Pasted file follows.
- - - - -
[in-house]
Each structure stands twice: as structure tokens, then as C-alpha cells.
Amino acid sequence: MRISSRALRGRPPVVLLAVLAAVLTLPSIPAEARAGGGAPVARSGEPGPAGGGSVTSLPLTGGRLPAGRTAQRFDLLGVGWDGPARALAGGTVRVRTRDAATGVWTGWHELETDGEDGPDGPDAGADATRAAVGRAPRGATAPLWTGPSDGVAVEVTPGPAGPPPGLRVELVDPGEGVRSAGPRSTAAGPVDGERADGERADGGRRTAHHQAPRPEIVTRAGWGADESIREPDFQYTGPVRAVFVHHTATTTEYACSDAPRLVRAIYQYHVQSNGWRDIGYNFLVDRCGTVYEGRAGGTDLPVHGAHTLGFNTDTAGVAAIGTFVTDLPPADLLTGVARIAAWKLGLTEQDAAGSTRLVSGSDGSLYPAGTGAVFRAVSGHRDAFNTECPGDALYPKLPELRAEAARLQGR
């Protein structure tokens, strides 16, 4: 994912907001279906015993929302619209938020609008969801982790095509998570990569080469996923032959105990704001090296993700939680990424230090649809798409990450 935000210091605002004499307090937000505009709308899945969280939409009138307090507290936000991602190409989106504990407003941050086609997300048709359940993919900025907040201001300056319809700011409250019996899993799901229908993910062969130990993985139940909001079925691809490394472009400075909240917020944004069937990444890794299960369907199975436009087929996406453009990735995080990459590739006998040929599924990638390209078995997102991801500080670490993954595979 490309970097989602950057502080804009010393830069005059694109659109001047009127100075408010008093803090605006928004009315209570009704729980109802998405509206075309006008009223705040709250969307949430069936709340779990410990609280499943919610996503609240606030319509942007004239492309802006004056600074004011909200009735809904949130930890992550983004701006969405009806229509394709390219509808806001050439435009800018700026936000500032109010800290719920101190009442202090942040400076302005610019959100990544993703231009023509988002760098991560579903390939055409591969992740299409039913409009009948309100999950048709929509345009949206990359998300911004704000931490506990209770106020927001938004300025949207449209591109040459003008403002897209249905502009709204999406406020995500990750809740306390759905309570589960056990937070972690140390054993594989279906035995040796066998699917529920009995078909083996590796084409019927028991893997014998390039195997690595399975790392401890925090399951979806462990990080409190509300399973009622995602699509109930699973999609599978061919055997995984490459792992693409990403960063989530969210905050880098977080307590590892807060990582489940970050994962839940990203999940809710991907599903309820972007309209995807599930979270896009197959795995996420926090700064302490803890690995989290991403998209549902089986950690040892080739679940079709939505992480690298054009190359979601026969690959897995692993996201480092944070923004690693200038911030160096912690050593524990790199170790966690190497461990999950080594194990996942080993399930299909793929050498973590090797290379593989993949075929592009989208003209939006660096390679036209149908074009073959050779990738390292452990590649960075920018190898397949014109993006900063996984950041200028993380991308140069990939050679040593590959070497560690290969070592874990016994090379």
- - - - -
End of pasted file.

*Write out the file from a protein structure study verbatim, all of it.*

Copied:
[in-house]
Each structure stands twice: as structure tokens, then as C-alpha cells.
Amino acid sequence: MRISSRALRGRPPVVLLAVLAAVLTLPSIPAEARAGGGAPVARSGEPGPAGGGSVTSLPLTGGRLPAGRTAQRFDLLGVGWDGPARALAGGTVRVRTRDAATGVWTGWHELETDGEDGPDGPDAGADATRAAVGRAPRGATAPLWTGPSDGVAVEVTPGPAGPPPGLRVELVDPGEGVRSAGPRSTAAGPVDGERADGERADGGRRTAHHQAPRPEIVTRAGWGADESIREPDFQYTGPVRAVFVHHTATTTEYACSDAPRLVRAIYQYHVQSNGWRDIGYNFLVDRCGTVYEGRAGGTDLPVHGAHTLGFNTDTAGVAAIGTFVTDLPPADLLTGVARIAAWKLGLTEQDAAGSTRLVSGSDGSLYPAGTGAVFRAVSGHRDAFNTECPGDALYPKLPELRAEAARLQGR
């Protein structure tokens, strides 16, 4: 994912907001279906015993929302619209938020609008969801982790095509998570990569080469996923032959105990704001090296993700939680990424230090649809798409990450 935000210091605002004499307090937000505009709308899945969280939409009138307090507290936000991602190409989106504990407003941050086609997300048709359940993919900025907040201001300056319809700011409250019996899993799901229908993910062969130990993985139940909001079925691809490394472009400075909240917020944004069937990444890794299960369907199975436009087929996406453009990735995080990459590739006998040929599924990638390209078995997102991801500080670490993954595979 490309970097989602950057502080804009010393830069005059694109659109001047009127100075408010008093803090605006928004009315209570009704729980109802998405509206075309006008009223705040709250969307949430069936709340779990410990609280499943919610996503609240606030319509942007004239492309802006004056600074004011909200009735809904949130930890992550983004701006969405009806229509394709390219509808806001050439435009800018700026936000500032109010800290719920101190009442202090942040400076302005610019959100990544993703231009023509988002760098991560579903390939055409591969992740299409039913409009009948309100999950048709929509345009949206990359998300911004704000931490506990209770106020927001938004300025949207449209591109040459003008403002897209249905502009709204999406406020995500990750809740306390759905309570589960056990937070972690140390054993594989279906035995040796066998699917529920009995078909083996590796084409019927028991893997014998390039195997690595399975790392401890925090399951979806462990990080409190509300399973009622995602699509109930699973999609599978061919055997995984490459792992693409990403960063989530969210905050880098977080307590590892807060990582489940970050994962839940990203999940809710991907599903309820972007309209995807599930979270896009197959795995996420926090700064302490803890690995989290991403998209549902089986950690040892080739679940079709939505992480690298054009190359979601026969690959897995692993996201480092944070923004690693200038911030160096912690050593524990790199170790966690190497461990999950080594194990996942080993399930299909793929050498973590090797290379593989993949075929592009989208003209939006660096390679036209149908074009073959050779990738390292452990590649960075920018190898397949014109993006900063996984950041200028993380991308140069990939050679040593590959070497560690290969070592874990016994090379």